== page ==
“I’m not quite sure,” he said, his voice low, “but I think…” Another scream shattered the stillness, with it deep, throaty growls and the rustling of underbrush. The trees and bushes nearest them started to tremble and sway as if a giant was shaking them, and the water lapped gently against their legs. The growth parted like waves and there leaped out of the thicket a terrifying horde of monstrous panthers, snarling like beasts from the underworld. Their hypnotizing green eyes were filled with a cold, blind hatred, and the muscles of their lean bodies rippled with horrible strength. They paused slightly, stretching their cruel, barbed feet.
Ficum, though shocked, took advantage of those creatures’ pause. Turning to his benumbed mother, he shouted,
“Get out of here! I’ll take care of those cats.” Anomien started and turned pale.
“Son, are you mad? You cannot do this alone!” The terrible beasts cast their eyes upon them, and licked their jaws. Ficum knew they were going to attack any moment and said,
“I can do this; please trust me. But hurry!” His mother opened her lips to speak, and then looking into his eyes (while her own filled with tears), she nodded. Ficum quickly jumped off his steed and slapped both dolphins away. Then he turned and bravely faced the cats.
Anomien’s heart fluttered like a humming bird’s wings. She watched her son, her precious boy turn to the wild beasts fearlessly, his head held high. She watched as the cats glared at him as he drew his sword. She watched as they crouched, ready to pounce. She watched as his muscles tensed, as he poised for the battle. She felt sickened, but still she watched. Finally the huge animals ran at him, and Anomien smothered a scream. She felt sure that he was going to get mortally wounded and she prepared to summon her sea creatures to aid the boy. But Ficum didn’t need her help. Nimbly hopping out of the cats’ way he slashed one on its tender belly. It crumbled in a heap, moaning. Next he deftly rolled under a panther as it pounced upon him and he stabbed its ribs. Swiftly turning round, he blocked the swat of another’s clawed paw with the flat end of his sword, and with a skillful twist of his wrist, he cut off its deadly weapon. Then two panthers leapt at him. One he smote with his right fist, knocking it down to the ground. The other he tried to block with his sword, but he got its claws in his arm. He yelled, and so did Anomien. Using his right hand, Ficum took a knife out of his belt and thrust it into the beast’s neck. Though wounded, he fought manfully, killing the panthers one by one until there were only two left. These backed away from him until they reached the edge of the river, for they were frightened. Ficum calmly gazed at them, a scarlet stream trickling down his arm; and to Anomien’s surprise and wonder he wiped his bloody sword clean on the grass, and sheathed it. She wanted to shout “What are you doing?” but decided to wait and see what happened.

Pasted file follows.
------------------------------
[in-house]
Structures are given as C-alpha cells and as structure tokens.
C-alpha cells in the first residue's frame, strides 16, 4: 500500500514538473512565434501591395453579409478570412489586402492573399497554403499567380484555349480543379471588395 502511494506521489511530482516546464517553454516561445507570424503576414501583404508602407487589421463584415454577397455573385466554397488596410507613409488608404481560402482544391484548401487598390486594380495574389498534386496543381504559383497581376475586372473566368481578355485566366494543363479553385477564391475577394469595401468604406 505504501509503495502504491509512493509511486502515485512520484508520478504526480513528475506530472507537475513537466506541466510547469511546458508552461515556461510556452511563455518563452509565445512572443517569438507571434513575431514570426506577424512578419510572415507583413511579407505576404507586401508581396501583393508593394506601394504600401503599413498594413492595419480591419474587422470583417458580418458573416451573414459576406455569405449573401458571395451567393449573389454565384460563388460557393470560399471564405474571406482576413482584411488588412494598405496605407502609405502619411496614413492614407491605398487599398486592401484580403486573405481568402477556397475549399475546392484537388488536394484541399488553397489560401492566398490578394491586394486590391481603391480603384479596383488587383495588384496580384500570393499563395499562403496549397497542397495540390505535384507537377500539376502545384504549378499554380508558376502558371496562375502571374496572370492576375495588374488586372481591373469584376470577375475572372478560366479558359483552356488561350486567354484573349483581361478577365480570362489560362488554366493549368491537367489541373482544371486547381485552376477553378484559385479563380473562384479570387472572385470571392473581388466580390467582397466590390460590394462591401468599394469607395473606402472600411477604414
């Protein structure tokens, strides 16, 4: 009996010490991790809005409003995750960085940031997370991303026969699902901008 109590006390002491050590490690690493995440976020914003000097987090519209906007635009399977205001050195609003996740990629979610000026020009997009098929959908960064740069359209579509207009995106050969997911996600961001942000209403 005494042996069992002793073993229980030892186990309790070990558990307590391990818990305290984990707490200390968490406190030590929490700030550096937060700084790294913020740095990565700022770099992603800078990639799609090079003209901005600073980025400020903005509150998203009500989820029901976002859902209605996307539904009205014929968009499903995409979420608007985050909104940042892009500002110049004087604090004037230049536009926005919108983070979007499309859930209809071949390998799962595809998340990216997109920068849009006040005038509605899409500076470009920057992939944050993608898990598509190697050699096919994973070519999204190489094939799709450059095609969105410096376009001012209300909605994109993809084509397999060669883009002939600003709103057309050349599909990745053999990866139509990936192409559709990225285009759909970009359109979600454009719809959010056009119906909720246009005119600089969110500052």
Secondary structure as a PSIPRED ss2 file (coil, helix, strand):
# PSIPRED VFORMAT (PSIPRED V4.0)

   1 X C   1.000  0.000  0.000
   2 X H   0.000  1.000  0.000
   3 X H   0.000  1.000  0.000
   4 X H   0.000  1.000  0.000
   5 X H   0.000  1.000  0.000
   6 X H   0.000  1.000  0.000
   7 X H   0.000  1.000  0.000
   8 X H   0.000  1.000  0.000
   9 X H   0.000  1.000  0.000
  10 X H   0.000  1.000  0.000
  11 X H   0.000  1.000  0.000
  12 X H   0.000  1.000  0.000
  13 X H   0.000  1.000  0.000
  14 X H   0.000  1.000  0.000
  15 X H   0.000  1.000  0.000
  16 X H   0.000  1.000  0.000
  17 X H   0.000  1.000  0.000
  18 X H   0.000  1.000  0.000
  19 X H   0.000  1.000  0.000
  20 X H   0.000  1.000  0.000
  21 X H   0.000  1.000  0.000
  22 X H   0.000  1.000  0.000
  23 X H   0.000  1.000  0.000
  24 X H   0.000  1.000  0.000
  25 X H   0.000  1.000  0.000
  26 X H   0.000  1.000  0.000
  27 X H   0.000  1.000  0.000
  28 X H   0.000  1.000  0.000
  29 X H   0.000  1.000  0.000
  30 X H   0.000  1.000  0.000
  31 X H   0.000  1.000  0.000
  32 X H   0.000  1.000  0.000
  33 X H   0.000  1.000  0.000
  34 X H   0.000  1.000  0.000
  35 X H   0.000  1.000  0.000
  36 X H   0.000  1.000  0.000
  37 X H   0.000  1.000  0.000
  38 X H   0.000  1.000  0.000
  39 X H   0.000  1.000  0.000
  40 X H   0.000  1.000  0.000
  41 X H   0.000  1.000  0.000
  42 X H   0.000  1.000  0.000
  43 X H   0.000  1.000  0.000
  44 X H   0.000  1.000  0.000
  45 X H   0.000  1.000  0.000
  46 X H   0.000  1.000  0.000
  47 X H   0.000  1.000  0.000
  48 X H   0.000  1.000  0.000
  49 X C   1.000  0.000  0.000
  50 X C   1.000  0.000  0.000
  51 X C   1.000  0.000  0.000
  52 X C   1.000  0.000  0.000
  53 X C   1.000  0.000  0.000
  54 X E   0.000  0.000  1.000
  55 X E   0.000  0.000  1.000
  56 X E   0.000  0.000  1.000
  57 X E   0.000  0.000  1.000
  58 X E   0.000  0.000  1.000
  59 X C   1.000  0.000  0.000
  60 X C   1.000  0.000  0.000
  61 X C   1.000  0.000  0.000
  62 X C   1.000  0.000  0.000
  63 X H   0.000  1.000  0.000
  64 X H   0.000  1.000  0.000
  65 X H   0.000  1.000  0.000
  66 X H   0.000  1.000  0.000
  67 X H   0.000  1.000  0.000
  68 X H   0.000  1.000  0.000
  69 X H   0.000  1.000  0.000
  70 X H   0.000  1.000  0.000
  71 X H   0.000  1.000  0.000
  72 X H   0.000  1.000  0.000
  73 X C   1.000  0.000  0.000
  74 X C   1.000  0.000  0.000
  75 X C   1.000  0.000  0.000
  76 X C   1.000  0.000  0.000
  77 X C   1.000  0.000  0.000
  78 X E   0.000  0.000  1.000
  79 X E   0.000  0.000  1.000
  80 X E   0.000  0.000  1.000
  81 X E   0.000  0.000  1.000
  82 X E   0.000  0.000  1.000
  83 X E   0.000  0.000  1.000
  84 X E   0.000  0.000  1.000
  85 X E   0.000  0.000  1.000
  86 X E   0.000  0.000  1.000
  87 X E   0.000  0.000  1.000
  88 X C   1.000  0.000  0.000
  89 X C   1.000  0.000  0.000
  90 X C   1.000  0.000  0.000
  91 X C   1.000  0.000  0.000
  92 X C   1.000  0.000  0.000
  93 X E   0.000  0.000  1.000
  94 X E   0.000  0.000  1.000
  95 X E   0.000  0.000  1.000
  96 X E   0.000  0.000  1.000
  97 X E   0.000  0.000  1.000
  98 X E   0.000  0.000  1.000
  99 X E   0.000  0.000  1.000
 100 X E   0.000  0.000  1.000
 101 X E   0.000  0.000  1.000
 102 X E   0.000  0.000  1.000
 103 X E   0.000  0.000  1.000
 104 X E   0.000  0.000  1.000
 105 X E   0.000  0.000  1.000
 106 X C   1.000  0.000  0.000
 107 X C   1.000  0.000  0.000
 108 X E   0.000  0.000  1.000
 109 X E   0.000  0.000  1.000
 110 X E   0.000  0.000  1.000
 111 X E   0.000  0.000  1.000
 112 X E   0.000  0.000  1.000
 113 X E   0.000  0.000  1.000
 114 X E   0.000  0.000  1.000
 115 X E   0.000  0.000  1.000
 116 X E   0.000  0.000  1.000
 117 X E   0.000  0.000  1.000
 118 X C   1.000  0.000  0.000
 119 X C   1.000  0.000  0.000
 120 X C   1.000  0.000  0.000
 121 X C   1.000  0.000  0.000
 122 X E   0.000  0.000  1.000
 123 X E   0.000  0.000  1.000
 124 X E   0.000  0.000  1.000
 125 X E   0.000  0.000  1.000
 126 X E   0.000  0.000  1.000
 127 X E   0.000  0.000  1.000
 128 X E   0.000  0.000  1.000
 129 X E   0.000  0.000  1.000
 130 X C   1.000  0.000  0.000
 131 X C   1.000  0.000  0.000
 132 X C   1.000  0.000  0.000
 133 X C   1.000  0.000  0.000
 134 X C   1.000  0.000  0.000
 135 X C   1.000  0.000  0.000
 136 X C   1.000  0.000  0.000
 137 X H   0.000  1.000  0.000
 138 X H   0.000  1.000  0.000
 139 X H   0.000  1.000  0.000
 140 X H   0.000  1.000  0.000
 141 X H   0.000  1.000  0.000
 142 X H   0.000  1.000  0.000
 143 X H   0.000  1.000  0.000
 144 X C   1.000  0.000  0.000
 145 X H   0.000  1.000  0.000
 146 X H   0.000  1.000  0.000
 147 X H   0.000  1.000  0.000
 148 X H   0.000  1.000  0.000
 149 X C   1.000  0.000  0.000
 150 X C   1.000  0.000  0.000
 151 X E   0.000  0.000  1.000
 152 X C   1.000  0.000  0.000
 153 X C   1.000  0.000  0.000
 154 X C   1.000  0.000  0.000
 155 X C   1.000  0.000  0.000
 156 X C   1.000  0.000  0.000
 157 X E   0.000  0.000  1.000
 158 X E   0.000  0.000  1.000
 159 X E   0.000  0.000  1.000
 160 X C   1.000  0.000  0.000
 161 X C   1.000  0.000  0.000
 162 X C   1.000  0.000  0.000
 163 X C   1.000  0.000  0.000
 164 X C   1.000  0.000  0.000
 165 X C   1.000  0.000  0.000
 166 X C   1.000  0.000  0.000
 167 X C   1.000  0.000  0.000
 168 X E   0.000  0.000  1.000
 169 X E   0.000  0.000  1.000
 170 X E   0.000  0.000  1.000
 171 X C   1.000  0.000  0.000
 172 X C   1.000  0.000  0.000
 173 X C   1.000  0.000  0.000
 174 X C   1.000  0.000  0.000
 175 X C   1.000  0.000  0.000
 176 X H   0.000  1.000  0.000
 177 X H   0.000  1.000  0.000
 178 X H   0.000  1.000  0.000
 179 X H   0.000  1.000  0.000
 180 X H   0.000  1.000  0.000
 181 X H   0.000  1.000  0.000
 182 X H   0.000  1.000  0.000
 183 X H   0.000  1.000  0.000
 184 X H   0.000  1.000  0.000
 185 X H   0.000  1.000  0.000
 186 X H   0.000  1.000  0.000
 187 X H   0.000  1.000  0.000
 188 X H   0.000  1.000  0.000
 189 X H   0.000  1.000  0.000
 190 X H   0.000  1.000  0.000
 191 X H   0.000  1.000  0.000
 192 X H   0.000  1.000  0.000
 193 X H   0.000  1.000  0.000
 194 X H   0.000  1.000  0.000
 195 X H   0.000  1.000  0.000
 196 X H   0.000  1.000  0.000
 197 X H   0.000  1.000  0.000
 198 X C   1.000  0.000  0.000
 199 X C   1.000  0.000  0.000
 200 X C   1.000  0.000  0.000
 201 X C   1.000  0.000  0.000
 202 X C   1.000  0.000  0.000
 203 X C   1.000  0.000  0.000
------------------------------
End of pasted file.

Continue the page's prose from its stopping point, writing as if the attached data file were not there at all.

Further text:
AHH! What happens

AHH! What happens next?!?!?
Good job with the suspense and everything, Clare! :0)

Heather | Tue, 07/08/2008

And now our hearts will beat in time/You say I am yours and you are mine...
Michelle Tumes, "There Goes My Love"

I do so love this story!

I do so love this story! Post soon, please!

Anna | Tue, 07/08/2008

I have hated the words and I have loved them, and I hope I have made them right. --The Book Thief


Thanks so much, both of you!!!

Anna: Hate to disappoint you, but I'm not sure how soon I will post more...

Clare Marie | Wed, 07/09/2008

"I don't know half of you half as well as I should like; and I like less than half of you half as well as you deserve." -Bilbo Baggins [The Lord of the Rings]

*shrieks* Must.........know..

The quality of mercy is not strain'd;
It droppeth as the gentle rain from heaven
Upon the place beneath: it is twice blessed;
It blesseth him that gives, and him that takes

Sarah | Wed, 07/09/2008

"Sometimes even to live is courage."

Blogging away!

I have no right to urge you

I have no right to urge you to post soon... After all the cliff hangers I leave you guys on in SOL and all the long waits for chapters... No right at all.

Which isn't to say I won't stoop to begging if the wait drags on too long.

Anna | Wed, 07/09/2008

I have hated the words and I have loved them, and I hope I have made them right. --The Book Thief


Don't worry; it won't be so long of a wait that you will start to beg! :P

Clare Marie | Wed, 07/09/2008

"I don't know half of you half as well as I should like; and I like less than half of you half as well as you deserve." -Bilbo Baggins [The Lord of the Rings]